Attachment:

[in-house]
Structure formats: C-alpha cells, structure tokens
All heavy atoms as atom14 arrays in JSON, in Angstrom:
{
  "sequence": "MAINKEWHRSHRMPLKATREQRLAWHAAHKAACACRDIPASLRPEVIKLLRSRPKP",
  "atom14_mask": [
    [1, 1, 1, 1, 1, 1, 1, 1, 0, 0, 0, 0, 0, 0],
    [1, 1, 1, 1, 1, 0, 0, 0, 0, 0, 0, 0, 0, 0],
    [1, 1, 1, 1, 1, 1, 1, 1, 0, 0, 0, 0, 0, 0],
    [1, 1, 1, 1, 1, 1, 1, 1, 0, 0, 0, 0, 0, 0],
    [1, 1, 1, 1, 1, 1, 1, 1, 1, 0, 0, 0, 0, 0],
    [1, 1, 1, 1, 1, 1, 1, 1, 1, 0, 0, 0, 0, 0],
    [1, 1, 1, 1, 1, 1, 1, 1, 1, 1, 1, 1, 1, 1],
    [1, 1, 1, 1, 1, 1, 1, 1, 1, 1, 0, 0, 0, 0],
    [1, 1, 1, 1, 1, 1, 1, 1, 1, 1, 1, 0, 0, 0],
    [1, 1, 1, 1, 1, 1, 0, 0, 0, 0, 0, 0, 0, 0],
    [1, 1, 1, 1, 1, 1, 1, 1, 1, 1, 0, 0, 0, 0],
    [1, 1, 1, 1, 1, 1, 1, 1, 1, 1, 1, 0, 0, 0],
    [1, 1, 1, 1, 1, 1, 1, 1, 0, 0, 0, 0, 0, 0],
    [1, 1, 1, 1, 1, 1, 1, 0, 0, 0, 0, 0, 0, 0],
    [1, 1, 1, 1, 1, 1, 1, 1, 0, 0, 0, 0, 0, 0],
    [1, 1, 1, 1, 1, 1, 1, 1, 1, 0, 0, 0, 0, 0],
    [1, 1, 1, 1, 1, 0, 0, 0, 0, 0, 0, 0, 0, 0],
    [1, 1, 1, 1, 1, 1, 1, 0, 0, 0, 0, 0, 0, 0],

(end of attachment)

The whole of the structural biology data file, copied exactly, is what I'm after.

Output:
[in-house]
Structure formats: C-alpha cells, structure tokens
All heavy atoms as atom14 arrays in JSON, in Angstrom:
{
  "sequence": "MAINKEWHRSHRMPLKATREQRLAWHAAHKAACACRDIPASLRPEVIKLLRSRPKP",
  "atom14_mask": [
    [1, 1, 1, 1, 1, 1, 1, 1, 0, 0, 0, 0, 0, 0],
    [1, 1, 1, 1, 1, 0, 0, 0, 0, 0, 0, 0, 0, 0],
    [1, 1, 1, 1, 1, 1, 1, 1, 0, 0, 0, 0, 0, 0],
    [1, 1, 1, 1, 1, 1, 1, 1, 0, 0, 0, 0, 0, 0],
    [1, 1, 1, 1, 1, 1, 1, 1, 1, 0, 0, 0, 0, 0],
    [1, 1, 1, 1, 1, 1, 1, 1, 1, 0, 0, 0, 0, 0],
    [1, 1, 1, 1, 1, 1, 1, 1, 1, 1, 1, 1, 1, 1],
    [1, 1, 1, 1, 1, 1, 1, 1, 1, 1, 0, 0, 0, 0],
    [1, 1, 1, 1, 1, 1, 1, 1, 1, 1, 1, 0, 0, 0],
    [1, 1, 1, 1, 1, 1, 0, 0, 0, 0, 0, 0, 0, 0],
    [1, 1, 1, 1, 1, 1, 1, 1, 1, 1, 0, 0, 0, 0],
    [1, 1, 1, 1, 1, 1, 1, 1, 1, 1, 1, 0, 0, 0],
    [1, 1, 1, 1, 1, 1, 1, 1, 0, 0, 0, 0, 0, 0],
    [1, 1, 1, 1, 1, 1, 1, 0, 0, 0, 0, 0, 0, 0],
    [1, 1, 1, 1, 1, 1, 1, 1, 0, 0, 0, 0, 0, 0],
    [1, 1, 1, 1, 1, 1, 1, 1, 1, 0, 0, 0, 0, 0],
    [1, 1, 1, 1, 1, 0, 0, 0, 0, 0, 0, 0, 0, 0],
    [1, 1, 1, 1, 1, 1, 1, 0, 0, 0, 0, 0, 0, 0],